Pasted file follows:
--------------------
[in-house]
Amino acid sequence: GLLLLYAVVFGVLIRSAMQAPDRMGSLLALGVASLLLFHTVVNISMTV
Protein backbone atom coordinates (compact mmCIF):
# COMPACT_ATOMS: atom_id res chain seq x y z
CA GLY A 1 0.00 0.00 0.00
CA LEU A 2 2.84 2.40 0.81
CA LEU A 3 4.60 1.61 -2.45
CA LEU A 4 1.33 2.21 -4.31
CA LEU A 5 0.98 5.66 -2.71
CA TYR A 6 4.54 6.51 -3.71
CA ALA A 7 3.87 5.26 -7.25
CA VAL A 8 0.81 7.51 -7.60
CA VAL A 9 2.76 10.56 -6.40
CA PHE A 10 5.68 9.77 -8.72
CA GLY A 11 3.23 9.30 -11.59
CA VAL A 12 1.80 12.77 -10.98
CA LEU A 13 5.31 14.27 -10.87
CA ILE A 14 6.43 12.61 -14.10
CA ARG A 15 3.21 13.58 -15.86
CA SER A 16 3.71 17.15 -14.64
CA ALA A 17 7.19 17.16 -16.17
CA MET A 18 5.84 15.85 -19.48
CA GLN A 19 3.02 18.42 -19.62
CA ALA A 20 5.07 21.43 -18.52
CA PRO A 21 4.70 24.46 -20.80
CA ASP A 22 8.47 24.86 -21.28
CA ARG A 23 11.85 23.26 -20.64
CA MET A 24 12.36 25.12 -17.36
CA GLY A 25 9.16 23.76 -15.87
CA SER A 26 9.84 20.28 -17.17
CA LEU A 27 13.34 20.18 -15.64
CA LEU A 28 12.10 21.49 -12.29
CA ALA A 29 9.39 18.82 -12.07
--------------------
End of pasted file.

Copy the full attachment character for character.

[in-house]
Amino acid sequence: GLLLLYAVVFGVLIRSAMQAPDRMGSLLALGVASLLLFHTVVNISMTV
Protein backbone atom coordinates (compact mmCIF):
# COMPACT_ATOMS: atom_id res chain seq x y z
CA GLY A 1 0.00 0.00 0.00
CA LEU A 2 2.84 2.40 0.81
CA LEU A 3 4.60 1.61 -2.45
CA LEU A 4 1.33 2.21 -4.31
CA LEU A 5 0.98 5.66 -2.71
CA TYR A 6 4.54 6.51 -3.71
CA ALA A 7 3.87 5.26 -7.25
CA VAL A 8 0.81 7.51 -7.60
CA VAL A 9 2.76 10.56 -6.40
CA PHE A 10 5.68 9.77 -8.72
CA GLY A 11 3.23 9.30 -11.59
CA VAL A 12 1.80 12.77 -10.98
CA LEU A 13 5.31 14.27 -10.87
CA ILE A 14 6.43 12.61 -14.10
CA ARG A 15 3.21 13.58 -15.86
CA SER A 16 3.71 17.15 -14.64
CA ALA A 17 7.19 17.16 -16.17
CA MET A 18 5.84 15.85 -19.48
CA GLN A 19 3.02 18.42 -19.62
CA ALA A 20 5.07 21.43 -18.52
CA PRO A 21 4.70 24.46 -20.80
CA ASP A 22 8.47 24.86 -21.28
CA ARG A 23 11.85 23.26 -20.64
CA MET A 24 12.36 25.12 -17.36
CA GLY A 25 9.16 23.76 -15.87
CA SER A 26 9.84 20.28 -17.17
CA LEU A 27 13.34 20.18 -15.64
CA LEU A 28 12.10 21.49 -12.29
CA ALA A 29 9.39 18.82 -12.07